What’s Up, Below Martian Soil

What’s Up, Below Martian Soil?

Mars Odyssey has found what appears to be subsurface ice near where new methane concentrations may also appear when measured by Mars Express.
Image Credit: NASA

The European Space Agency has given the green light for the MARSIS radar on board its Mars Express spacecraft to be deployed during the first week of May. Assuming that this operation is successful, the radar will finally start the search for subsurface water reservoirs and studies of the Martian ionosphere.

MARSIS, or the Mars Advanced Radar for Subsurface and Ionospheric Sounding (MARSIS), will begin collecting data, looking for water underground. The radar device on MARSIS can look through the top five kilometers of martian crust to search for layers of water and ice.

ESA’s decision to deploy MARSIS follows eight months of intensive computer simulations and technical investigations on both sides of the Atlantic. These were to assess possible harmful boom configurations during deployment and to determine any effects on the spacecraft and its scientific instruments.

The three radar booms of MARSIS were initially to have been deployed in April 2004, towards the end of the Mars Express instrument commissioning phase. They consist of a pair of 20-meter hollow cylinders, each 2.5 centimeters in diameter, and a 7-meter boom. No satisfactory ground test of deployment in flight conditions was possible, so that verification of the booms’ performance had to rely on computer simulation. Just prior to their scheduled release, improved computer simulations carried out by the manufacturer, Astro Aerospace (California), revealed the possibility of a whiplash effect before they locked in their final outstretched positions, so that they might hit the spacecraft.

Following advice from NASA’s Jet Propulsion Laboratory (JPL), which contributed the boom system to the Italian-led MARSIS radar instrument, and the Mars Express science team, ESA put an immediate hold on deployment until a complete understanding of the dynamics was obtained. JPL led a comprehensive investigation, including simulations, theoretical studies and tests on representative booms, the latter to assess potential aging of the boom material. European experts, from ESA and the former spacecraft prime contractor, Astrium SAS, France, worked closely with JPL throughout the entire investigation. An independent engineering review board, composed of ESA and industry experts, met in January to evaluate the findings and advise on ‘if and when’ to proceed with deployment.

MARSIS’s long antenna will fly over Mars, bouncing radio waves over a selected area and then receiving and analyzing the "echoes." Any near-surface liquid water should send a strong signal.
Credit: NASA/JPL

The ESA review board, at its final meeting on 25 January, recommended deployment of the MARSIS booms. The rationale for the decision was based on the results of the analyses, which showed the possible impact scenarios, the amount of energy involved, the nature of the materials, and the physical conditions in space. The board concluded that the risk of an impact on the spacecraft could not be ruled out, but that the impact energy would be low and the probability of a severe failure was very small.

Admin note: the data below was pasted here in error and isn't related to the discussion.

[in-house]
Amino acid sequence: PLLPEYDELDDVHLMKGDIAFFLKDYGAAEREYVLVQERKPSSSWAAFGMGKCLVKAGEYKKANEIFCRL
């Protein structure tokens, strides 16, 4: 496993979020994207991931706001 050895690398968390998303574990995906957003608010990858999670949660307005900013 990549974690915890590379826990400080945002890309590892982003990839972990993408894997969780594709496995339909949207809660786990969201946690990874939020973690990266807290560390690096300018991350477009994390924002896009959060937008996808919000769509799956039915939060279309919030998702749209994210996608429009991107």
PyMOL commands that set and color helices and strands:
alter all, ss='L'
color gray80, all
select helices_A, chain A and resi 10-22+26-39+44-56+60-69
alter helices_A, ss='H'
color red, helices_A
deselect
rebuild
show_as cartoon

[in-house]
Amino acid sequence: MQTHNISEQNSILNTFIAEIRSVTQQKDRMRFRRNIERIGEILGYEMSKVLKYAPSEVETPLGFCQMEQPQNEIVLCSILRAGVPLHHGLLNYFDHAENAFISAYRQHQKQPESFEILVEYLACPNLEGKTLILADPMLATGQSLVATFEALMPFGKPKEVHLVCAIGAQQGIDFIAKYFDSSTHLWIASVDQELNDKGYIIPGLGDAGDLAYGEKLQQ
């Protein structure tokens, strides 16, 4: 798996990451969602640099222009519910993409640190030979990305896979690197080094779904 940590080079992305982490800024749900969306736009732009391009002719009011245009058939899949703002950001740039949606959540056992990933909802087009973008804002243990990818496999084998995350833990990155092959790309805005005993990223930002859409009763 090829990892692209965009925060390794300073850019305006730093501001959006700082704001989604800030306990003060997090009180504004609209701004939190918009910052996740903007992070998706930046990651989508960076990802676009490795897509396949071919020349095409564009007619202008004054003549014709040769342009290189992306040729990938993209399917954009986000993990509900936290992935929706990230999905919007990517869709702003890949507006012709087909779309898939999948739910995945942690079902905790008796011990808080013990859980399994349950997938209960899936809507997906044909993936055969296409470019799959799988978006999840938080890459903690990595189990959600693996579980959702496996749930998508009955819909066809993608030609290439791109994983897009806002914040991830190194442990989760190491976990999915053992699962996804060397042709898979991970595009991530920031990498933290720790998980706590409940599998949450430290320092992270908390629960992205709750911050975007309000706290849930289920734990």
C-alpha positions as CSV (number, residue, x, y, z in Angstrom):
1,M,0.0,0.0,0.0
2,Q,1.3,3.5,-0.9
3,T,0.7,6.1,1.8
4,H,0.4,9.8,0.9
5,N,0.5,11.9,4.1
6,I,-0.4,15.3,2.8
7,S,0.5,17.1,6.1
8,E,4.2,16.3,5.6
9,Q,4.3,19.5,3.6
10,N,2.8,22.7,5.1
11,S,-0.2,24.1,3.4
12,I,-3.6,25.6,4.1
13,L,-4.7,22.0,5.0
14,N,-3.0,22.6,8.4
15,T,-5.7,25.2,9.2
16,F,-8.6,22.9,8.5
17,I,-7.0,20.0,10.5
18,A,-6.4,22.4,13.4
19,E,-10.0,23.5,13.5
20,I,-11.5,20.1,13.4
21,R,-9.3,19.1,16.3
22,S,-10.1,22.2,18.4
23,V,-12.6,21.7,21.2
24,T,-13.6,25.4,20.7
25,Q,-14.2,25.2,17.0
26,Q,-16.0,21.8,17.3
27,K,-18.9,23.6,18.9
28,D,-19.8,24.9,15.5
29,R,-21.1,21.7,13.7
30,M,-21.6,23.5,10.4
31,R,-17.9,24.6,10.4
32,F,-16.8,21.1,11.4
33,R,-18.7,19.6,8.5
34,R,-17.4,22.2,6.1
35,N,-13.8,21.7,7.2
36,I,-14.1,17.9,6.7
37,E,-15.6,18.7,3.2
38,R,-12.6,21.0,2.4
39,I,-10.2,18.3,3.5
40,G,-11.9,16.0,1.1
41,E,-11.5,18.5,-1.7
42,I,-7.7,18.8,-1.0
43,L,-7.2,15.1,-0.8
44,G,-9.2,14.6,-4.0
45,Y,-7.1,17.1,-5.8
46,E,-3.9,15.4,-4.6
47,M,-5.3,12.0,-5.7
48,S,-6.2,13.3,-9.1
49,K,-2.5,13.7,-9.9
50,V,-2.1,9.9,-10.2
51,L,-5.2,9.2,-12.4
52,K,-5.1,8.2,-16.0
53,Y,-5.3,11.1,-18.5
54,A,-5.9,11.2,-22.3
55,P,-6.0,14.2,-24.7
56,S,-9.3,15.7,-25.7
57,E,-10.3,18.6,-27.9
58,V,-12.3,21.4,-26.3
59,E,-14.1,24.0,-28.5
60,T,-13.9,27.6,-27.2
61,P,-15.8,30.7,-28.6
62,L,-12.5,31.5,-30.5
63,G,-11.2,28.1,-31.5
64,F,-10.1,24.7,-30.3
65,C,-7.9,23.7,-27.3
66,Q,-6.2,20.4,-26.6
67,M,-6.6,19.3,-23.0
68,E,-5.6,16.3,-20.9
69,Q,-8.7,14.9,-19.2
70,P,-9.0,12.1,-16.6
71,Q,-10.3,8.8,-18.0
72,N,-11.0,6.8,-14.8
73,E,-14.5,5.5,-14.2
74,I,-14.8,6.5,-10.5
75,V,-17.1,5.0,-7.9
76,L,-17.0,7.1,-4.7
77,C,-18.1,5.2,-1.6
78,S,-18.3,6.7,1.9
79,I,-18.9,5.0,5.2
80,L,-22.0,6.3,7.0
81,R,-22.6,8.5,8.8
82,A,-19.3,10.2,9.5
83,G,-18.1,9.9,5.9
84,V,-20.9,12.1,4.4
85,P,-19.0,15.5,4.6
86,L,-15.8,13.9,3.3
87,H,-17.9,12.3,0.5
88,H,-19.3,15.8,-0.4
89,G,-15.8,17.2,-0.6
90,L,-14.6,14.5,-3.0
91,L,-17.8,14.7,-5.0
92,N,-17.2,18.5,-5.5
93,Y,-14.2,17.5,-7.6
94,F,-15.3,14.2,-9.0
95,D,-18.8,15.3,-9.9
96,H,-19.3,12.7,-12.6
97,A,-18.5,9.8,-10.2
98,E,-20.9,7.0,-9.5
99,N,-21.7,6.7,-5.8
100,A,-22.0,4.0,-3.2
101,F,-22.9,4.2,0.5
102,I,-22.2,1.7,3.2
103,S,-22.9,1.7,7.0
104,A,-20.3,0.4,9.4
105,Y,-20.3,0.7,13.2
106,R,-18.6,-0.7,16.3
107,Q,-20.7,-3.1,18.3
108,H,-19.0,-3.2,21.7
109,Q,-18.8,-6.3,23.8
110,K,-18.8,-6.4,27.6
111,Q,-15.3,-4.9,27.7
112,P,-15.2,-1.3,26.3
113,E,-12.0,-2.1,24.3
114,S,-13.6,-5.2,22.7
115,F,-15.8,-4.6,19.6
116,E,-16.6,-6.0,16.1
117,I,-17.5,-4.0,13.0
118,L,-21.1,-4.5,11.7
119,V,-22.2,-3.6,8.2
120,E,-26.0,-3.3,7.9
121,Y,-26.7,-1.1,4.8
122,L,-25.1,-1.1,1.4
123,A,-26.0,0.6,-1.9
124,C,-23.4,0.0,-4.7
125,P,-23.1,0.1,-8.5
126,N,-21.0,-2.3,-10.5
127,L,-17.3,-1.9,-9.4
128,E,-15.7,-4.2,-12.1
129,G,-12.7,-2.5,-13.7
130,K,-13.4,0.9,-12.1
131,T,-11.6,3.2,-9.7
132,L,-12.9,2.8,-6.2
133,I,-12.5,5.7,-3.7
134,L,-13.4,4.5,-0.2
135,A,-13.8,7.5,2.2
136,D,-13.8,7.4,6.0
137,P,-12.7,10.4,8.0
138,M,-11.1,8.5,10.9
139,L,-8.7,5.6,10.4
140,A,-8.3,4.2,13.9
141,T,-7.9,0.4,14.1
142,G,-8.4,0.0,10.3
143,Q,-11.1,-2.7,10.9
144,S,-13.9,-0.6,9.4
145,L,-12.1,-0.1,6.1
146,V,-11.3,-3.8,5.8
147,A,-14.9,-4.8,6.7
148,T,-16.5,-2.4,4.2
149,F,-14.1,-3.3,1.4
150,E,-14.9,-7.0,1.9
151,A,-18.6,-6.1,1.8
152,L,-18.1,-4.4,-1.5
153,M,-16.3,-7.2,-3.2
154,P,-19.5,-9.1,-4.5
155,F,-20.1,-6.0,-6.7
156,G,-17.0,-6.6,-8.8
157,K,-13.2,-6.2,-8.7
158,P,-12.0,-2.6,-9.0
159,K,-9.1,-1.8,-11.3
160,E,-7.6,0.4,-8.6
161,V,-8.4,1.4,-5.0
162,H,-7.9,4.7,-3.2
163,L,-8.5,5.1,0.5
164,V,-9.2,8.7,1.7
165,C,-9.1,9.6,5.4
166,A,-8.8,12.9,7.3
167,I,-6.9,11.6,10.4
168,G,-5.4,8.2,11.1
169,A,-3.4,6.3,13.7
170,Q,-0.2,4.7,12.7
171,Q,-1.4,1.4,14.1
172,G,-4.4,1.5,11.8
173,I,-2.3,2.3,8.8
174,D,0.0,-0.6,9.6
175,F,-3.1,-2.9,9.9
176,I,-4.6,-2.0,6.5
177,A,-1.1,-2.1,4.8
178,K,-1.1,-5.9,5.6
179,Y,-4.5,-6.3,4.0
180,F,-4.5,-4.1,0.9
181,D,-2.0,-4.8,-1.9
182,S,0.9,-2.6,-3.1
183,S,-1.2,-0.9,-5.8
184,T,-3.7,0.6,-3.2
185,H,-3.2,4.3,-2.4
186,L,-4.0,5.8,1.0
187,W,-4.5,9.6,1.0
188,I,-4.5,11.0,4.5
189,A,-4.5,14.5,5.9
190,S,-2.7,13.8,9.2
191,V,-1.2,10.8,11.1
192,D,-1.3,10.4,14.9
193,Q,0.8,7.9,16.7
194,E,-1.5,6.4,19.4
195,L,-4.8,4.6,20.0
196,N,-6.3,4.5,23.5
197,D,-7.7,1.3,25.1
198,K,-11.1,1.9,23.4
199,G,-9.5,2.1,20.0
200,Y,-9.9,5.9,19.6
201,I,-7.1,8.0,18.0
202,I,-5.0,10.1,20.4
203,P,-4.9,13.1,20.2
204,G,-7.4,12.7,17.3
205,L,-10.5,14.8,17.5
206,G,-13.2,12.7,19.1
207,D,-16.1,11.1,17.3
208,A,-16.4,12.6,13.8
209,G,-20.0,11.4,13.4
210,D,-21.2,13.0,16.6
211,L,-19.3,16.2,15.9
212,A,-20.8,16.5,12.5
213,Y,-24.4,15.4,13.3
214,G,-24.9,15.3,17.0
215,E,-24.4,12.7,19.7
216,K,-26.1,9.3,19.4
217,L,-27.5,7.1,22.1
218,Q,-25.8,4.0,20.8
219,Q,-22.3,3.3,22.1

One credible failure case is that an antenna boom could become blocked during deployment, either by itself or by the spacecraft. Although means are available to unblock a deployment, in the worst case MARSIS would have to be considered partially or completely lost. However, the analyses have shown that the Mars Express control systems would be able to cope with such a configuration and minimize the consequences for the other scientific instruments.

The ESA board recommended planning the deployment for the week beginning 2 May. However, should the remaining preparations proceed faster than planned, it might be feasible to start deployment during the week beginning 25 April. An early deployment is scientifically desirable, as the evolution of the Mars Express orbit will allow radar measurements of the most interesting scientific regions on Mars to start in May 2005.

If, as expected, the deployment is successful, MARSIS will probe the secrets of Mars’s subsurface at least until 30 November 2005, the nominal end date of Mars Express operations, and beyond if the mission is further extended.

Extreme Explorers' Hall of Fame
The wide angle view of the martian north polar cap was acquired on March 13, 1999, during early northern summer. The light-toned surfaces are residual water ice that remains through the summer season. The nearly circular band of dark material surrounding the cap consists mainly of sand dunes formed and shaped by wind. The north polar cap is roughly 1100 kilometers (680 miles) across.Credit: NASA/JPL/Malin Space Science Systems

The Italian space agency is planning to fly a shallow subsurface radar, called SHARAD, on NASA’s Mars Reconnaissance Orbiter to see if water ice is present at depths greater than one meter. While MARSIS has a higher penetration capability, it has much lower resolution than SHARAD will have.

" Odyssey , MER, and Mars Express will determine how much water exists at present, hopefully, and provide better constraints on past water abundance," says Jonathan Lunine of the Lunar and Planetary Laboratory at the University of Arizona , "I am particularly interested in the MARSIS radar results, and those of its successor – SHARAD ."










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